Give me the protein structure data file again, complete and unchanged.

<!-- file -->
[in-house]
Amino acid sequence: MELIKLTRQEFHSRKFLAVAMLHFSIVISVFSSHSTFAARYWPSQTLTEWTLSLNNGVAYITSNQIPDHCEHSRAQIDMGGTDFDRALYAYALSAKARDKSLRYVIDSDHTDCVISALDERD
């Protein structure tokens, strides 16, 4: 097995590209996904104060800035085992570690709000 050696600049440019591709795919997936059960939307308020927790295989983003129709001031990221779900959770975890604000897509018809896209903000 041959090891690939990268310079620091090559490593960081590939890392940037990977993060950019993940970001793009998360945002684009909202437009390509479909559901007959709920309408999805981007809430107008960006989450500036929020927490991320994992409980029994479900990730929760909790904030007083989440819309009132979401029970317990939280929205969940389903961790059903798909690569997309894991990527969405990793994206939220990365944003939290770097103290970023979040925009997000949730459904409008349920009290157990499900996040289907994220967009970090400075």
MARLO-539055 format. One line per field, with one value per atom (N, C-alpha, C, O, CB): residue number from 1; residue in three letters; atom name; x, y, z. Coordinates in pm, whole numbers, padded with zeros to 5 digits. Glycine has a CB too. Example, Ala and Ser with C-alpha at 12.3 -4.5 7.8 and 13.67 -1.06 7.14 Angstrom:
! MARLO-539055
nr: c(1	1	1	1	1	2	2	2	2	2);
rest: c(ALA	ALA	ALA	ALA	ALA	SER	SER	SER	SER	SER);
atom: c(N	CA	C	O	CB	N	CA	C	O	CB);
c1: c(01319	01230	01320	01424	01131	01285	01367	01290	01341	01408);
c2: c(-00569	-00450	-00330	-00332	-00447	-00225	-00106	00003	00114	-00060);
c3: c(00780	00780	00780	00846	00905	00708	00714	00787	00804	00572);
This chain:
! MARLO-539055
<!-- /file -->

[in-house]
Amino acid sequence: MELIKLTRQEFHSRKFLAVAMLHFSIVISVFSSHSTFAARYWPSQTLTEWTLSLNNGVAYITSNQIPDHCEHSRAQIDMGGTDFDRALYAYALSAKARDKSLRYVIDSDHTDCVISALDERD
């Protein structure tokens, strides 16, 4: 097995590209996904104060800035085992570690709000 050696600049440019591709795919997936059960939307308020927790295989983003129709001031990221779900959770975890604000897509018809896209903000 041959090891690939990268310079620091090559490593960081590939890392940037990977993060950019993940970001793009998360945002684009909202437009390509479909559901007959709920309408999805981007809430107008960006989450500036929020927490991320994992409980029994479900990730929760909790904030007083989440819309009132979401029970317990939280929205969940389903961790059903798909690569997309894991990527969405990793994206939220990365944003939290770097103290970023979040925009997000949730459904409008349920009290157990499900996040289907994220967009970090400075």
MARLO-539055 format. One line per field, with one value per atom (N, C-alpha, C, O, CB): residue number from 1; residue in three letters; atom name; x, y, z. Coordinates in pm, whole numbers, padded with zeros to 5 digits. Glycine has a CB too. Example, Ala and Ser with C-alpha at 12.3 -4.5 7.8 and 13.67 -1.06 7.14 Angstrom:
! MARLO-539055
nr: c(1	1	1	1	1	2	2	2	2	2);
rest: c(ALA	ALA	ALA	ALA	ALA	SER	SER	SER	SER	SER);
atom: c(N	CA	C	O	CB	N	CA	C	O	CB);
c1: c(01319	01230	01320	01424	01131	01285	01367	01290	01341	01408);
c2: c(-00569	-00450	-00330	-00332	-00447	-00225	-00106	00003	00114	-00060);
c3: c(00780	00780	00780	00846	00905	00708	00714	00787	00804	00572);
This chain:
! MARLO-539055